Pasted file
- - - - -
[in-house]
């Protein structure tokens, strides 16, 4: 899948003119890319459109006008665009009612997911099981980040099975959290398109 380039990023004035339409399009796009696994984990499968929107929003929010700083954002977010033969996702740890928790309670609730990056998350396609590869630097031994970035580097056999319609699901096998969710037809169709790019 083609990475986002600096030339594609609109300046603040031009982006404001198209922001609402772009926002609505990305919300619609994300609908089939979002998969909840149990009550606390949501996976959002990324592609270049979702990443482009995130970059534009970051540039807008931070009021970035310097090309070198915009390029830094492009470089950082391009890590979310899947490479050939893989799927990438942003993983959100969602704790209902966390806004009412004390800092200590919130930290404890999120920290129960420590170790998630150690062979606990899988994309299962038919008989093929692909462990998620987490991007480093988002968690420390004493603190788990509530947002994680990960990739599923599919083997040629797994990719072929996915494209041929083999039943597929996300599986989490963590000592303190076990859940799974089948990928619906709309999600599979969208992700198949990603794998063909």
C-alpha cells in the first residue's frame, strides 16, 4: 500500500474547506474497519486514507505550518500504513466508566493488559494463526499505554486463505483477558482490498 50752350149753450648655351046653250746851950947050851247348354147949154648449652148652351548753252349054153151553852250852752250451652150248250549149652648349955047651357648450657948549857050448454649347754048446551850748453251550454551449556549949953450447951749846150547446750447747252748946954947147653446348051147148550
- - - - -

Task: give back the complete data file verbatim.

[in-house]
């Protein structure tokens, strides 16, 4: 899948003119890319459109006008665009009612997911099981980040099975959290398109 380039990023004035339409399009796009696994984990499968929107929003929010700083954002977010033969996702740890928790309670609730990056998350396609590869630097031994970035580097056999319609699901096998969710037809169709790019 083609990475986002600096030339594609609109300046603040031009982006404001198209922001609402772009926002609505990305919300619609994300609908089939979002998969909840149990009550606390949501996976959002990324592609270049979702990443482009995130970059534009970051540039807008931070009021970035310097090309070198915009390029830094492009470089950082391009890590979310899947490479050939893989799927990438942003993983959100969602704790209902966390806004009412004390800092200590919130930290404890999120920290129960420590170790998630150690062979606990899988994309299962038919008989093929692909462990998620987490991007480093988002968690420390004493603190788990509530947002994680990960990739599923599919083997040629797994990719072929996915494209041929083999039943597929996300599986989490963590000592303190076990859940799974089948990928619906709309999600599979969208992700198949990603794998063909």
C-alpha cells in the first residue's frame, strides 16, 4: 500500500474547506474497519486514507505550518500504513466508566493488559494463526499505554486463505483477558482490498 50752350149753450648655351046653250746851950947050851247348354147949154648449652148652351548753252349054153151553852250852752250451652150248250549149652648349955047651357648450657948549857050448454649347754048446551850748453251550454551449556549949953450447951749846150547446750447747252748946954947147653446348051147148550